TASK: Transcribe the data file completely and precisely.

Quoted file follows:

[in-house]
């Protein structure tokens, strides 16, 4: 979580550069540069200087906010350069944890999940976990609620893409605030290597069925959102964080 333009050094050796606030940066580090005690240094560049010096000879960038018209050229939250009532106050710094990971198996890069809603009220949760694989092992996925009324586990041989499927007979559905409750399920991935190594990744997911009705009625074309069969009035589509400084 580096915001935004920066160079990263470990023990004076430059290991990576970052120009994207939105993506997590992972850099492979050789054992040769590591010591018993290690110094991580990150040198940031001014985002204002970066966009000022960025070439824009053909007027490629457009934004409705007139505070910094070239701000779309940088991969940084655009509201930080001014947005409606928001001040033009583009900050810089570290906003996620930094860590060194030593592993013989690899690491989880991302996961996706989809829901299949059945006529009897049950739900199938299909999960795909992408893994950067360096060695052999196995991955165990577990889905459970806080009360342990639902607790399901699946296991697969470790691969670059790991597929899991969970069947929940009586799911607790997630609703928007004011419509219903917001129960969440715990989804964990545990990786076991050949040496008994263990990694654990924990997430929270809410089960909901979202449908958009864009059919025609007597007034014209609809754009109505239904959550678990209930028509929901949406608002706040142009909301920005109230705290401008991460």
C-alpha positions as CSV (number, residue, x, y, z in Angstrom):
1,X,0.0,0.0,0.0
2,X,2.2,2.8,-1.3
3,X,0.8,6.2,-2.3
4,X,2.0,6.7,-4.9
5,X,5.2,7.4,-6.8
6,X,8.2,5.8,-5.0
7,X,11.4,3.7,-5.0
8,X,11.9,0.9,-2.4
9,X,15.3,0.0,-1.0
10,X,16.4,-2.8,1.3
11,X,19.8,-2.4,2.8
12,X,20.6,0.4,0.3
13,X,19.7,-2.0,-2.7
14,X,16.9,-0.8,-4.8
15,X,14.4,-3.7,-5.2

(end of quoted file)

[in-house]
């Protein structure tokens, strides 16, 4: 979580550069540069200087906010350069944890999940976990609620893409605030290597069925959102964080 333009050094050796606030940066580090005690240094560049010096000879960038018209050229939250009532106050710094990971198996890069809603009220949760694989092992996925009324586990041989499927007979559905409750399920991935190594990744997911009705009625074309069969009035589509400084 580096915001935004920066160079990263470990023990004076430059290991990576970052120009994207939105993506997590992972850099492979050789054992040769590591010591018993290690110094991580990150040198940031001014985002204002970066966009000022960025070439824009053909007027490629457009934004409705007139505070910094070239701000779309940088991969940084655009509201930080001014947005409606928001001040033009583009900050810089570290906003996620930094860590060194030593592993013989690899690491989880991302996961996706989809829901299949059945006529009897049950739900199938299909999960795909992408893994950067360096060695052999196995991955165990577990889905459970806080009360342990639902607790399901699946296991697969470790691969670059790991597929899991969970069947929940009586799911607790997630609703928007004011419509219903917001129960969440715990989804964990545990990786076991050949040496008994263990990694654990924990997430929270809410089960909901979202449908958009864009059919025609007597007034014209609809754009109505239904959550678990209930028509929901949406608002706040142009909301920005109230705290401008991460």
C-alpha positions as CSV (number, residue, x, y, z in Angstrom):
1,X,0.0,0.0,0.0
2,X,2.2,2.8,-1.3
3,X,0.8,6.2,-2.3
4,X,2.0,6.7,-4.9
5,X,5.2,7.4,-6.8
6,X,8.2,5.8,-5.0
7,X,11.4,3.7,-5.0
8,X,11.9,0.9,-2.4
9,X,15.3,0.0,-1.0
10,X,16.4,-2.8,1.3
11,X,19.8,-2.4,2.8
12,X,20.6,0.4,0.3
13,X,19.7,-2.0,-2.7
14,X,16.9,-0.8,-4.8
15,X,14.4,-3.7,-5.2